What would a dog tell us, if he could talk, about the problematic behaviors he presents and bother us, to such an extent that we often make the decision to give the dog. Listen to him
“Voice” to a dog, who is handed over to another family because he exhibited undesirable behaviors, gives the graduate positive dog trainer VSA-CDT, Angelika Herra.
For dog owners / guardians to understand his simple thinking, and how simple everything is, if they take care to interpret his body language.
“The illustrative examples of a dog’s problem behaviors that follow, are, unfortunately, a daily routine for many guardians and a reason for the animal to leave, or even abandon, the family.
A dog is a sentient being. Therefore, he has needs: biological, emotional, social, educational and development of his cognitive abilities, in order to make the right choices.
If every guardian knows, respects and meets the needs of his dog, a harmonious and happy coexistence with him is a given.
Let us not forget that the dog chose to come close to man tens of thousands of years ago, and his desire is to make us happy.
Let us not disappoint him, because he is with us only for a few years.
“It is magic and a blessing to communicate and live with a dog”, points out Mrs. Herra, and becomes the “interpreter” in the “monologue” of a dog.
When I was trying to communicate with you through my eyes, my ears and my tail, even my teeth. But also with my yawning, barking, hair and slippers. That is, with my whole body.
To express my feelings and thoughts to you.
My behaviors – right and wrong – are all a sign and result of my current emotional state.
1. Do you remember Christmas, when you took me with you to the mall?
I was so scared!
He had unknown, scary noises and a lot of people, who may have looked a lot like you, but to me it was a big threat. I did not know them at all.
They were constantly coming towards me and trying to touch my head with some big poles – you people say hands.
At one point, out of the crowd, a smaller man came running and shouting – kid you said.
I was so scared and tired that to avoid it, I gave a lightning bite.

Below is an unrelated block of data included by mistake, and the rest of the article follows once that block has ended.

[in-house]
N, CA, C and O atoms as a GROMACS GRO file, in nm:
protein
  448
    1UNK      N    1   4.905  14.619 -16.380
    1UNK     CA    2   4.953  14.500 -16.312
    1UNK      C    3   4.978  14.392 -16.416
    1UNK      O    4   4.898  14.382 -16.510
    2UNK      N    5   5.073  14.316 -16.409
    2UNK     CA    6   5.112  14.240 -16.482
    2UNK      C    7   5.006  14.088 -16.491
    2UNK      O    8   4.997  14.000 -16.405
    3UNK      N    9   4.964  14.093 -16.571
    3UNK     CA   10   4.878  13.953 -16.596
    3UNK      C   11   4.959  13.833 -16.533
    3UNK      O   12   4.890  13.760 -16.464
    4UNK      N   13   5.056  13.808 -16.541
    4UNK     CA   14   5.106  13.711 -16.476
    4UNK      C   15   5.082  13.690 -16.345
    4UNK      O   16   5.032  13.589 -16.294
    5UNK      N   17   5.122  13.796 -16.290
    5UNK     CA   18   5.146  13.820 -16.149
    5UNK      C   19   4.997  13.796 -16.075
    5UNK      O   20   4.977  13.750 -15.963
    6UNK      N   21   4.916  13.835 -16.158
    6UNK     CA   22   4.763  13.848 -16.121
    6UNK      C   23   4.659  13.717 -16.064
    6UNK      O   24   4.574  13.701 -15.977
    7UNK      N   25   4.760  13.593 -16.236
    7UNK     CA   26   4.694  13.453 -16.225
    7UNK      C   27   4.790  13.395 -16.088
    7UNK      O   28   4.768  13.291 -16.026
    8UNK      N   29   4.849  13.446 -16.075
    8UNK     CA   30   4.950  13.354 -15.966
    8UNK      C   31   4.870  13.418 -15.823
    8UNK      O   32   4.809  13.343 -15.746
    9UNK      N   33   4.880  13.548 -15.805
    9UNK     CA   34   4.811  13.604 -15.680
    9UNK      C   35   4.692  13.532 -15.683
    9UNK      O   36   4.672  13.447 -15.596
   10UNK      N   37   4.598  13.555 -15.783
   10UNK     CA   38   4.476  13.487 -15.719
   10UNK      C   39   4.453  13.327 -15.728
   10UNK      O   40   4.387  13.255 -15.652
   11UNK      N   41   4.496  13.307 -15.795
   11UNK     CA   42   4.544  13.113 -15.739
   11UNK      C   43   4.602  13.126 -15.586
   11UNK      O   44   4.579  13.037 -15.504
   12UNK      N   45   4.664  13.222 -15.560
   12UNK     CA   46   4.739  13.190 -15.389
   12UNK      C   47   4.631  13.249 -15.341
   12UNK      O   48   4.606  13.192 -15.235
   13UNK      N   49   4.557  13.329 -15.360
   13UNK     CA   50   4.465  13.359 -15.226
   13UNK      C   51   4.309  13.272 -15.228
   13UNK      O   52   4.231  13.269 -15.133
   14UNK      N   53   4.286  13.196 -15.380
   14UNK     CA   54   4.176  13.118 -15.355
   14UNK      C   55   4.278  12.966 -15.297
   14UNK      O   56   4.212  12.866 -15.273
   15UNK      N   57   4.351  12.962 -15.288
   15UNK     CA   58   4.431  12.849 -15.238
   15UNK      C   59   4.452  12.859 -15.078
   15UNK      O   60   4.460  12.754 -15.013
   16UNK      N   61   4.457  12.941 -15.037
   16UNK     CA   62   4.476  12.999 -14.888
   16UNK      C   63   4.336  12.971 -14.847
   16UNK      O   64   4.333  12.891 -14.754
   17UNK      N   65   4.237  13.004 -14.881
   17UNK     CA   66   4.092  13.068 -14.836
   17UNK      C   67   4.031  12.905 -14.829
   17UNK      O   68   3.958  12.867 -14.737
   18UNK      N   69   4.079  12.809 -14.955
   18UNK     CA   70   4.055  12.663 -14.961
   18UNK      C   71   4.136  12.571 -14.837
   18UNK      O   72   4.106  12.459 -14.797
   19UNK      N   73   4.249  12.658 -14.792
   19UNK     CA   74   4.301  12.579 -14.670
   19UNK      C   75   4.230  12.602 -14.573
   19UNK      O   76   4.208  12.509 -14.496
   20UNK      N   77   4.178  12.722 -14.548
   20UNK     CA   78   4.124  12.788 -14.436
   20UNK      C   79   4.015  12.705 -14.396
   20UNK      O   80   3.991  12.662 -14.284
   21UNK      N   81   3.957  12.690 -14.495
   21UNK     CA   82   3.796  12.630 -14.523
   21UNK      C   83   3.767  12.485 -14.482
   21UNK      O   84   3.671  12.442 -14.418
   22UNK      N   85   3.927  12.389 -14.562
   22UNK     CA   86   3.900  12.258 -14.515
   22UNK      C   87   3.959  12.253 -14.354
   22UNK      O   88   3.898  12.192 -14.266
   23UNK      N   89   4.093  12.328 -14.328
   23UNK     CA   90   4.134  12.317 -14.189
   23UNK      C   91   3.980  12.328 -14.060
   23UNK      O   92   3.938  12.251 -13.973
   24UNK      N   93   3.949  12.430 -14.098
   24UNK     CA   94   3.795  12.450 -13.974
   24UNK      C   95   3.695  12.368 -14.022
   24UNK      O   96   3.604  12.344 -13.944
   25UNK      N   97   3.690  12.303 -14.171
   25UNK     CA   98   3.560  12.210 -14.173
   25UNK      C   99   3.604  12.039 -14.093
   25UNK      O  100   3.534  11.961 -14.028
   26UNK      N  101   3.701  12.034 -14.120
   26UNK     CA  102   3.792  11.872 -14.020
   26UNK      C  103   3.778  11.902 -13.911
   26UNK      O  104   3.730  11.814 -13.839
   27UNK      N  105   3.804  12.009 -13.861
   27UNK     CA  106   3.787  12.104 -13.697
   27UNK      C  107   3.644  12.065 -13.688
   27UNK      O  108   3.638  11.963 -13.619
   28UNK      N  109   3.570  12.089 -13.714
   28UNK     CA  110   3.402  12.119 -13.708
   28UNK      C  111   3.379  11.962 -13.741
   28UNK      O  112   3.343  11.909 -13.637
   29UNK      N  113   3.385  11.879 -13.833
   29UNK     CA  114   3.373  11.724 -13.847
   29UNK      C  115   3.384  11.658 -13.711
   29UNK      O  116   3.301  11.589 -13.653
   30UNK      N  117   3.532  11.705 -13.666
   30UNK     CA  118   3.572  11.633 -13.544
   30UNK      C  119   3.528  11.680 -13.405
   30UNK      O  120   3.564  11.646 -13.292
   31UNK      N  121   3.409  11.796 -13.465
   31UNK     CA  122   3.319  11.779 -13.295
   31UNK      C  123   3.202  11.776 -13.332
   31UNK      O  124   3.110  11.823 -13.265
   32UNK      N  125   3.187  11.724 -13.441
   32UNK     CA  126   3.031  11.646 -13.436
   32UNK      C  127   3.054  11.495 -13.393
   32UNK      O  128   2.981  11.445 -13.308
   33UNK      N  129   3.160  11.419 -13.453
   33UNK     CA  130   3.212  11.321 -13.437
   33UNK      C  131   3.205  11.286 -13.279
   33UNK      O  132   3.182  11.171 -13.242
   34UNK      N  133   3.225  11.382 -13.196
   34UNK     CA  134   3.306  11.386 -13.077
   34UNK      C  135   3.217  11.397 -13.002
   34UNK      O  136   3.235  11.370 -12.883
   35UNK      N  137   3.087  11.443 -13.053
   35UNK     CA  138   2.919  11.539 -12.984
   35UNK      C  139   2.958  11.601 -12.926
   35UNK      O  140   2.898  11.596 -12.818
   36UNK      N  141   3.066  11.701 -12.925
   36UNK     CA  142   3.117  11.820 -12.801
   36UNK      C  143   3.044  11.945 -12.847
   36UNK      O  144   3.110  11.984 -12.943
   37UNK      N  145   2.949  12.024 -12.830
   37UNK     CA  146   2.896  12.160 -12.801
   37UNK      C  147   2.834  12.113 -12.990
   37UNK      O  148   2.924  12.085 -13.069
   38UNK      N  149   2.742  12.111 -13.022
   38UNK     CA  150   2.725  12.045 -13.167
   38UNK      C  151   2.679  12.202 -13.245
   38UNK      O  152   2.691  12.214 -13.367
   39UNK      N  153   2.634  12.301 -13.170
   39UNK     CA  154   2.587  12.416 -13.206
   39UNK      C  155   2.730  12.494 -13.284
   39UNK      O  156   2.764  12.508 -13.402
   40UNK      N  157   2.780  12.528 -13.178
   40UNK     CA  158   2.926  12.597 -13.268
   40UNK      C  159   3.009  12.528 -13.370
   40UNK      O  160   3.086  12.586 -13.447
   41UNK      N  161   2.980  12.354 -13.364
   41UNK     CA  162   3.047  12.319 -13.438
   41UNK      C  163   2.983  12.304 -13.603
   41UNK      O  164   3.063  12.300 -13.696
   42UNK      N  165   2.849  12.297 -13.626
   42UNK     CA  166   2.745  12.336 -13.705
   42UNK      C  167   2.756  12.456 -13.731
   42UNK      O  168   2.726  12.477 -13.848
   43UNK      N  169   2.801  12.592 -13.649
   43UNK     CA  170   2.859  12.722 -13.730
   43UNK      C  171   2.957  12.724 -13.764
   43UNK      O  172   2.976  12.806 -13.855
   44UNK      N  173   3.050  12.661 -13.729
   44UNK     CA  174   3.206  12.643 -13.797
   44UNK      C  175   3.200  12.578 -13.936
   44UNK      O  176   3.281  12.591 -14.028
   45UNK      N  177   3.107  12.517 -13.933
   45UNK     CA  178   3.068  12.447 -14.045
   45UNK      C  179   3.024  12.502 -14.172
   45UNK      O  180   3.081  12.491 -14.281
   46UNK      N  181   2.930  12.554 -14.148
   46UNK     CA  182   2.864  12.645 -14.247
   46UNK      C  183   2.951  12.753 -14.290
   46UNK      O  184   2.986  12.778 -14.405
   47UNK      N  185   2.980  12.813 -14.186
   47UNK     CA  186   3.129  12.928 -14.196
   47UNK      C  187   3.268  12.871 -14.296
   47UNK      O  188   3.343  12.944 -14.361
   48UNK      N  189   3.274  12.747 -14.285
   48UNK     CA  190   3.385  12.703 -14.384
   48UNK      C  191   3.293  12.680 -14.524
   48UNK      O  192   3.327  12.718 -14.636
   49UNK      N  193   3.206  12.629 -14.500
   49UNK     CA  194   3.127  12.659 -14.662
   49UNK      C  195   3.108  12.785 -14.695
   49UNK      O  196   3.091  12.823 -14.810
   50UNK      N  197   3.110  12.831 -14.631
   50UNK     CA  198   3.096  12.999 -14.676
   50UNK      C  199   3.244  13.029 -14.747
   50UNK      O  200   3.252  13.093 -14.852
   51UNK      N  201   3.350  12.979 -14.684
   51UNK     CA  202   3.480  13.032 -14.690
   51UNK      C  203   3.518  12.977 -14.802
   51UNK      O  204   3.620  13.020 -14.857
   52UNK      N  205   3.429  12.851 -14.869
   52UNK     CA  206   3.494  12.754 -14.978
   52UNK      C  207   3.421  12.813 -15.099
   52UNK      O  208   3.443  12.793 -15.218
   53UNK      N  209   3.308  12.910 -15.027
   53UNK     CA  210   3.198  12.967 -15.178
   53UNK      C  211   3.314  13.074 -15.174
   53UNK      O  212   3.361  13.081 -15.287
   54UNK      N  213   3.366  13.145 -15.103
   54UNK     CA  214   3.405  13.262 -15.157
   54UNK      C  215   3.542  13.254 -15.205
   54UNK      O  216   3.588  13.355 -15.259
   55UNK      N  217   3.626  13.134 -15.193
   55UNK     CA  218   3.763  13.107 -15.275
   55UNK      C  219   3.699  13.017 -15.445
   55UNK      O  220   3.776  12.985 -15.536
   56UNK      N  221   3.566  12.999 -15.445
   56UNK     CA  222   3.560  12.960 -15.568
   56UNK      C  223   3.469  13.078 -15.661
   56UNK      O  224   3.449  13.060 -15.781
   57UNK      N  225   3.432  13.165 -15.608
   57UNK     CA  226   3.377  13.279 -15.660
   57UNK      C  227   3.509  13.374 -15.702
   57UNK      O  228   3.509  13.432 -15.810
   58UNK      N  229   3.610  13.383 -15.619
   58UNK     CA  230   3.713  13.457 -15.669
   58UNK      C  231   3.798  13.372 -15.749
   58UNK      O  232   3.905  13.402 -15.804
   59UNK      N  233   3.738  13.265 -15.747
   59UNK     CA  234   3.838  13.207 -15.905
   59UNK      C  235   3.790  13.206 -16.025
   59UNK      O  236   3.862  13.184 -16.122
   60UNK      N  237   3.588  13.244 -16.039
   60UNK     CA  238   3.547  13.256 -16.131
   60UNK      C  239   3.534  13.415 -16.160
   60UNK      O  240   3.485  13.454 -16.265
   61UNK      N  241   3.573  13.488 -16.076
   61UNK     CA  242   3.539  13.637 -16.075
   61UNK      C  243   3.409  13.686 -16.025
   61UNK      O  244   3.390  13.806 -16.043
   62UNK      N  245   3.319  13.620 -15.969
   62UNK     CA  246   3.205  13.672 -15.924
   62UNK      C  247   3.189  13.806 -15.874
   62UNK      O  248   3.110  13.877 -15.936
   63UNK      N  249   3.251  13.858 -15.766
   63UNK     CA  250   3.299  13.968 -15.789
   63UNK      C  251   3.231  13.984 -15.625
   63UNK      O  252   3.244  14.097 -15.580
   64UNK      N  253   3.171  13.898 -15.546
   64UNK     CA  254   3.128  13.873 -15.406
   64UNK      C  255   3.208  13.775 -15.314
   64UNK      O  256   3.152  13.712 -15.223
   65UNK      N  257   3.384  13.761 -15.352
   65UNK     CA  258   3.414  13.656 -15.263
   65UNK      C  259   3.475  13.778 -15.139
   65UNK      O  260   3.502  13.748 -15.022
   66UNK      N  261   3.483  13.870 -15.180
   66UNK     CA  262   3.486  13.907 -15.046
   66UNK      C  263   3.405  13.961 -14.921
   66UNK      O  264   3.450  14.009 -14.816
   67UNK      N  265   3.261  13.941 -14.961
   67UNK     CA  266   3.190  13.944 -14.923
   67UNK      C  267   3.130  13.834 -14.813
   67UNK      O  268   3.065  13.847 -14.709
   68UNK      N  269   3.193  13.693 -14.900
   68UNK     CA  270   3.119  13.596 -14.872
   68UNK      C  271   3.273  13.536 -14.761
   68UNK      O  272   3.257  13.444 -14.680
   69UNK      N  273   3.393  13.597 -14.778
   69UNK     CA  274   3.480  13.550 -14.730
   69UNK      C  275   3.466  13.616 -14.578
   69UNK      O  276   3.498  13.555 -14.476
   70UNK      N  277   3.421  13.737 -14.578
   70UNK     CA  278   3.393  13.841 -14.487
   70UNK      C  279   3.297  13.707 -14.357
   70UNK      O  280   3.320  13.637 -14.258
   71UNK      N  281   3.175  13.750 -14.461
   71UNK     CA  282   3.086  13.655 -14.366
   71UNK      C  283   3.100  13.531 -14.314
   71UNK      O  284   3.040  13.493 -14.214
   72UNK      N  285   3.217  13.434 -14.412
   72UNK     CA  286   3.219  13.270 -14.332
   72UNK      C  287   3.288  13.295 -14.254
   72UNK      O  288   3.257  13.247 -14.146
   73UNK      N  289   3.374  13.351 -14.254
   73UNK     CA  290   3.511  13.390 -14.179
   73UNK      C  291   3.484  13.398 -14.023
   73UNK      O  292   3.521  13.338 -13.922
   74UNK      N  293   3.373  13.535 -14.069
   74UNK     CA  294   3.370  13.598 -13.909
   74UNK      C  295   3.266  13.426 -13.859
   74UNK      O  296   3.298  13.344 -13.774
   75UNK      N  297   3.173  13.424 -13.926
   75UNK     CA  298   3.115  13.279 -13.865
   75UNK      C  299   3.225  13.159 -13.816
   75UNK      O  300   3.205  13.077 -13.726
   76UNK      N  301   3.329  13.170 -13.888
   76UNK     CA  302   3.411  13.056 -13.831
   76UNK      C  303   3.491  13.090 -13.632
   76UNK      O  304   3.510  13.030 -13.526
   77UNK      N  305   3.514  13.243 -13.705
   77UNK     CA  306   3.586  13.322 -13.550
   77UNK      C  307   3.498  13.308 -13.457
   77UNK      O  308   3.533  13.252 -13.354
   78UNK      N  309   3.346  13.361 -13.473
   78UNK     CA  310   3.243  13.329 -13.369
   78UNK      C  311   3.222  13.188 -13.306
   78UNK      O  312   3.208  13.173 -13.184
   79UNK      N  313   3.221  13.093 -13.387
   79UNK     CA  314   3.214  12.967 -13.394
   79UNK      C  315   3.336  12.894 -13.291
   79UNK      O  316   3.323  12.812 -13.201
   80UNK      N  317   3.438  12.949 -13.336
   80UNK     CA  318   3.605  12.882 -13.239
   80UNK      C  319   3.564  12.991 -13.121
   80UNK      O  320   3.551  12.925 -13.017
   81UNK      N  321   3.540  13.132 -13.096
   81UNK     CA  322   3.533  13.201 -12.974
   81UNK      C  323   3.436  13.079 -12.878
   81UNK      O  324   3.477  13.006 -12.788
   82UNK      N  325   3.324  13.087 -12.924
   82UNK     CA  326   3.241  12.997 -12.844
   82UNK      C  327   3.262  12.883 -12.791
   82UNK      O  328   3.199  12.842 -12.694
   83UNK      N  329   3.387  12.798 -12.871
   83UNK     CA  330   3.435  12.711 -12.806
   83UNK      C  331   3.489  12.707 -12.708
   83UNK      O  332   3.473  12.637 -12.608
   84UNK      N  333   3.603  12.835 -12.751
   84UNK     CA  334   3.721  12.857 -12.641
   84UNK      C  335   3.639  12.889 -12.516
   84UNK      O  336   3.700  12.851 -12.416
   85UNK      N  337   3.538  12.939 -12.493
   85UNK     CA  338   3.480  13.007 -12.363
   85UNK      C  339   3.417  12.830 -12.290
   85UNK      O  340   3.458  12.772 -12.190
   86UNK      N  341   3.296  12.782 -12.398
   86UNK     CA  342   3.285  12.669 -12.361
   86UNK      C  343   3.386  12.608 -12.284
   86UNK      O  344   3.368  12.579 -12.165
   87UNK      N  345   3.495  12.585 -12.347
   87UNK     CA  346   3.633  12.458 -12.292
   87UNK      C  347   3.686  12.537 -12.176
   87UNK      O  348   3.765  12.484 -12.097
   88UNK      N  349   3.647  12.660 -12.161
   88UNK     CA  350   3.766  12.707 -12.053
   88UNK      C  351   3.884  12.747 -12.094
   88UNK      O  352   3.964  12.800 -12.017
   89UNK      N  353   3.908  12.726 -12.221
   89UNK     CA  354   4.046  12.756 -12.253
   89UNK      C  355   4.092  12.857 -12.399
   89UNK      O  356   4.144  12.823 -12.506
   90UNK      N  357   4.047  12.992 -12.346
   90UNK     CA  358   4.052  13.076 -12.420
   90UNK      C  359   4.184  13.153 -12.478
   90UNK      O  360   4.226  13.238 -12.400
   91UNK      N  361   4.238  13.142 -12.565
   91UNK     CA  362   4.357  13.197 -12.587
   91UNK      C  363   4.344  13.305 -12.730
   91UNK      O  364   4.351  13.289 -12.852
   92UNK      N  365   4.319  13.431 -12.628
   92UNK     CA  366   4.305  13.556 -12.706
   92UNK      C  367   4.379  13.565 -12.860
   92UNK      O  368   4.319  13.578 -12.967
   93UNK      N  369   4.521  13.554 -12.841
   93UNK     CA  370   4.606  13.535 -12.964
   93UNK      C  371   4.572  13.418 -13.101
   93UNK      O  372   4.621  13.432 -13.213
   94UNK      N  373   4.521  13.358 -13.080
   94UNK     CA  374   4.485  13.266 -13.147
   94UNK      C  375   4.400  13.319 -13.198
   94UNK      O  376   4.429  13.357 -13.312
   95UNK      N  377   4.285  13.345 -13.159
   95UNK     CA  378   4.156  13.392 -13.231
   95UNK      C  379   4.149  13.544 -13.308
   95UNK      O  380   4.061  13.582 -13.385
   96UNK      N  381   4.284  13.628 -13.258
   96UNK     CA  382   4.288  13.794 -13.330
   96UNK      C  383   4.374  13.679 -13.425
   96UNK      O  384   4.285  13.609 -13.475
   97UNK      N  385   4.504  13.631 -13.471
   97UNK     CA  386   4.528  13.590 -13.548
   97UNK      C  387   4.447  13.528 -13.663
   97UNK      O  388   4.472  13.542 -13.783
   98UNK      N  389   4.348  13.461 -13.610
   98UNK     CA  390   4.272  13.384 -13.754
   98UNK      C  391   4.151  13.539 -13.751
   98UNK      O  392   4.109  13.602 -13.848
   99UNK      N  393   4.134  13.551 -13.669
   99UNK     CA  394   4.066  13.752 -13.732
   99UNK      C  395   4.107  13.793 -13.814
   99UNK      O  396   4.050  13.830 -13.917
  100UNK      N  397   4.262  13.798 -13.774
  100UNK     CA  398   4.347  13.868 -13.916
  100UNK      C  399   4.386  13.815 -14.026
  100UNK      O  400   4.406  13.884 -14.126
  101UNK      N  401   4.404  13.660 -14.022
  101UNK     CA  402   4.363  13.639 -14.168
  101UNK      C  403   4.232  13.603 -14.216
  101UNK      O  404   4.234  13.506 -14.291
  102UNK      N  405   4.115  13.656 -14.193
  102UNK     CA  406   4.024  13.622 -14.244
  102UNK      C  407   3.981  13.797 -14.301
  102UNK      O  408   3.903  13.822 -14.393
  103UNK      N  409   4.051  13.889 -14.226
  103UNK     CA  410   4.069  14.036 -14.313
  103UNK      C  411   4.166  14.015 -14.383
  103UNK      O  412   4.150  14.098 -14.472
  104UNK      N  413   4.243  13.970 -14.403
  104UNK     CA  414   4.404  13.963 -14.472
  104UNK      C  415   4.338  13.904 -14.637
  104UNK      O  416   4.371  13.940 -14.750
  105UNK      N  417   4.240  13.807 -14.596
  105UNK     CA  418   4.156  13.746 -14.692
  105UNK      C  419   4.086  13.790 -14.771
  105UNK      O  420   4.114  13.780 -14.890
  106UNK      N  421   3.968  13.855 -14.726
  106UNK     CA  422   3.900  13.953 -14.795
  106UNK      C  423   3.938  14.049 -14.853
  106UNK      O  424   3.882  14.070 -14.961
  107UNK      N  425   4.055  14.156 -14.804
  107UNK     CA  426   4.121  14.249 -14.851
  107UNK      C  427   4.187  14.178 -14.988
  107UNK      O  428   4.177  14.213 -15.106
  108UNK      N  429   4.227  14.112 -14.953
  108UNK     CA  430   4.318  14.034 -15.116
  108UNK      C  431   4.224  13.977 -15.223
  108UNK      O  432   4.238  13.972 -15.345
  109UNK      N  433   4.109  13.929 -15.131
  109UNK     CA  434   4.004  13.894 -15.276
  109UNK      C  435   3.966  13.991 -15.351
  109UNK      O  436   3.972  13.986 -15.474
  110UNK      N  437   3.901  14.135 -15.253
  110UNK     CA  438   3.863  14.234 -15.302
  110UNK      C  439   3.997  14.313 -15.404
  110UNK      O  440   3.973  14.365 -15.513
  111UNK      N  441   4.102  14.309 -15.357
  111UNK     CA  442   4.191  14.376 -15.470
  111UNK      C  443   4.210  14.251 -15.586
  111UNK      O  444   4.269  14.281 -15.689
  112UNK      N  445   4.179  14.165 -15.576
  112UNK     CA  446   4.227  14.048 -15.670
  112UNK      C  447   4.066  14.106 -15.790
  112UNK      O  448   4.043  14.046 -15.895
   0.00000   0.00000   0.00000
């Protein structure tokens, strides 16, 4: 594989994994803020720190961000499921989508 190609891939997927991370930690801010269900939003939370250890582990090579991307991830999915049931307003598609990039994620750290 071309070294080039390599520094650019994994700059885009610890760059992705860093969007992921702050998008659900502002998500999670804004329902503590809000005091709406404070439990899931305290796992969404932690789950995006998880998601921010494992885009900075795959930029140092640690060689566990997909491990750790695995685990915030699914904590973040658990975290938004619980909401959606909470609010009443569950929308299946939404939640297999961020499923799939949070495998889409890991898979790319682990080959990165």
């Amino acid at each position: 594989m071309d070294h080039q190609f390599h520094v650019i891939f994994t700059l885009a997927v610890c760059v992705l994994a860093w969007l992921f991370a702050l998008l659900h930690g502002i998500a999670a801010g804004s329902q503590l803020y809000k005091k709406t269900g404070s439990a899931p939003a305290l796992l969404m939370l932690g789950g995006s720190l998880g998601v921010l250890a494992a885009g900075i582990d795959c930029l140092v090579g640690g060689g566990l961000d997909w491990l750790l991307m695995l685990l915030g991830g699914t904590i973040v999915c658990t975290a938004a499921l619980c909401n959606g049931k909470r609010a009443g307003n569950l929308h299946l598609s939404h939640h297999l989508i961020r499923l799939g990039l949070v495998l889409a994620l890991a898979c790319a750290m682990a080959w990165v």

It was the only way for me to be saved! I had no other way out. I had to do something to get him away from me.
You then panicked. You called me. I, too, was even more frightened.
All I understood was that these small people (children) are very dangerous.
Since then, whenever I meet a child, I bark like crazy to make it go away. I do not want him to approach me because I will be scared again.
Every time I’m scared or unsafe and you do not realize it in time from the signals I give you, having no other choice, I may have to bite, again.
Know, however, that I do not like to bite at all. Nor should I get involved in quarrels. And if I ever have to behave in this unjust way – for your world – it’s for my survival.
When I feel threatened, my body and mind are on alert to protect me.
You humans have the same mechanism when you are scared or in the face of a threatening situation.
Our body, when in a state of emergency or intense stress, in order to stay safe, secretes two hormones: adrenaline and cortisol.
When there is too much cortisol in my blood, I am not able to know and understand anything you are trying to show me.
If I had socialized as a puppy, gradually and at the right age (about 8-16 weeks), I would not have these behavioral problems now.
If you had read a book about dogs, or contacted a positive trainer, he would have explained to you that with appropriate desensitization and / or positive learning exercises through positive reinforcement, I would have better reactions to so many different and unfamiliar situations.
2. Another time, I remember, we went to a dog park together. That’s what they called it. I, however, for the first time in my life met so many dogs together.
It was stormy. The so-called flooding, in the language of psychologists.
Until that day, I only considered our house a safe place.
When you bought me, I did not even get to know my little sisters. As soon as we were born, they started, after a few days, to divide us into different families.
Our mother must have been very sad, but I did not get enough of her as much as I would have liked. Not even two months! He did not even manage to teach me basic behaviors.